“As a college student, close collaborative relationships with faculty and other students helped develop my wonder about the natural world and confidence in myself as a scientist. I hope to give Goucher students a similarly positive college science experience.”
Akana Noto is Assistant Professor of Biology at Goucher College in Baltimore, Maryland. She completed her doctorate in 2016 at the University of California, San Diego, focusing on causes of variation in interactions among salt marsh plants. Prior to her arrival at Goucher in 2020, she taught at the Claremont Colleges, the University of San Diego and San Diego Mesa Community College and conducted postdoctoral research at Northeastern University on the effects of intraspecific diversity on salt marsh species interactions. At Goucher College, her research will use field and greenhouse experiments, genetic tools and mathematical modeling to investigate how the degree and type of diversity within species affect competition, herbivory and the functioning of ecological communities. She also teaches courses in the biology and environmental studies programs that include introductory biology and a range of ecology and evolution courses.
Research, Scholarship, Creative Work in Progress
My research focuses on understanding how and why species interactions vary across space. My recent research has focused on the effects of diversity within species on plant-plant and plant-consumer relationships at local spatial scales. While my work has historically focused on salt marshes, I hope to expand to terrestrial plants at Goucher. I am also interested in what causes diversity within species to vary across space, both locally and at bigger spatial scales, and the impacts of that kind of diversity on ecosystem function.
Noto AE, Hughes AR. 2020. Genotypic diversity weakens competition within, but not between, plant species. Journal of Ecology. https://doi.org/10.1111/1365-2745.13465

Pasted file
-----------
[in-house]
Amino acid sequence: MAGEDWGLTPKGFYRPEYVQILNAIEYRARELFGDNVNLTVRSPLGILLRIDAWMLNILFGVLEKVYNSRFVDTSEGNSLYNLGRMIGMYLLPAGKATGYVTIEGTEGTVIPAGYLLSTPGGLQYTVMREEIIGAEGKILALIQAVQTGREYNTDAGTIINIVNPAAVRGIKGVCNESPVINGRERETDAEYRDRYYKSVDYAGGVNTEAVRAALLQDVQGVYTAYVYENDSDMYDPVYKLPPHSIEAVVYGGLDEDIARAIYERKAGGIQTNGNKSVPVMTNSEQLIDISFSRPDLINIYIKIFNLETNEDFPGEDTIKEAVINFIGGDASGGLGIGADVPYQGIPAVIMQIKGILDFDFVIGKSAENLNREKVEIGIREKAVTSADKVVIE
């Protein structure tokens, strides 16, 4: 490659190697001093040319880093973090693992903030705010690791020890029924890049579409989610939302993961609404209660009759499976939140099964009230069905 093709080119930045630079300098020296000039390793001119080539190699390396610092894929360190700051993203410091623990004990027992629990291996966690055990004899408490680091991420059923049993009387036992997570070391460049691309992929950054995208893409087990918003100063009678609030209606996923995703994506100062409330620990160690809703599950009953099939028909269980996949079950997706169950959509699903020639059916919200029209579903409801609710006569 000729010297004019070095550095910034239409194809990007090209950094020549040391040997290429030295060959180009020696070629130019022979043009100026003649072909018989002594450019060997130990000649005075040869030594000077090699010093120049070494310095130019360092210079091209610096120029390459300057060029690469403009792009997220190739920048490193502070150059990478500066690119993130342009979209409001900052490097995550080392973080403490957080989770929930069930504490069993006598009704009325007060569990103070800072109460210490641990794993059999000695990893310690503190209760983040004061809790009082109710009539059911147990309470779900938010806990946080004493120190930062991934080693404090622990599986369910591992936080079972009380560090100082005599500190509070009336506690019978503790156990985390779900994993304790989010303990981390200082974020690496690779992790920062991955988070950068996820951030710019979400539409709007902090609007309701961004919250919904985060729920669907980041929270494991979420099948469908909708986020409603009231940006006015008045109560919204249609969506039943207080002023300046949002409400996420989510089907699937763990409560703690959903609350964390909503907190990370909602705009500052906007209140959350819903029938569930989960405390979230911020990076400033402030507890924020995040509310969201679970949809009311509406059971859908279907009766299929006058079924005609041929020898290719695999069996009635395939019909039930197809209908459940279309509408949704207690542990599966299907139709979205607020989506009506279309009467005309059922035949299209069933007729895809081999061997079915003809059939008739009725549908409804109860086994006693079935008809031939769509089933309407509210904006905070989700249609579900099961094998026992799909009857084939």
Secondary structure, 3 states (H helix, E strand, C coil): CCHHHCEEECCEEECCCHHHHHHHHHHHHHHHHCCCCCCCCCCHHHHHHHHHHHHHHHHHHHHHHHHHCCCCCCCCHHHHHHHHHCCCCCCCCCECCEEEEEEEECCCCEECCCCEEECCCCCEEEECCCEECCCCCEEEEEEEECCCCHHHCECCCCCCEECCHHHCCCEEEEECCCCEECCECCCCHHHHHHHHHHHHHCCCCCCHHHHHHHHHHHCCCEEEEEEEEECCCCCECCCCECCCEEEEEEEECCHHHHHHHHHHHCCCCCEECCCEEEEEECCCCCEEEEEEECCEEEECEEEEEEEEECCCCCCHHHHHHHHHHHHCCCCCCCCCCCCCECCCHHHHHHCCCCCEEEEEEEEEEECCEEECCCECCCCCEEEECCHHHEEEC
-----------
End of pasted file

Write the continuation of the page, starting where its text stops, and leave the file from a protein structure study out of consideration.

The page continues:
Noto AE, Shurin JB. 2017. Mean conditions predict salt marsh plant community diversity and stability better than environmental variability. Oikos 126(9): 1308-1318.
Complete list of publications available on Google Scholar: https://scholar.google.com/citations?user=3Fq7D1AAAAAJ&hl=en
External Awards, Honors, Grants
National Science Foundation Postdoctoral Research Fellowship in Biology (2018-2020)
Conference Papers & Panel Participation
Noto, A.E., A.R. Hughes. “Intraspecific diversity at two trophic levels affects the outcome of plant-herbivore interactions.” Benthic Ecology Meeting, St. John’s, NL Canada. 2019.
Noto, A.E., Shurin, J.B. “Does interaction strength vary latitudinally among California salt marsh plants?” Western Society of Naturalists Annual Meeting, Sacramento CA, November 2015.
Noto, A.E. “Plant-plant interactions exacerbate effects of environmental change in salt marshes.” Invited talk at Ecological Society of America Annual Meeting, New Orleans LA. 2018.
Academic or Professional Associations
Ecological Society of America
Other Professional or Scholarly Activity
Volunteered with or worked for a variety of STEM education programs that work in or with local public schools. This included teaching a summer marine biology class for Upward Bound students (high school students), planning and running afterschool science activities for middle school students, career show and tell for elementary school students, and afterschool tutoring.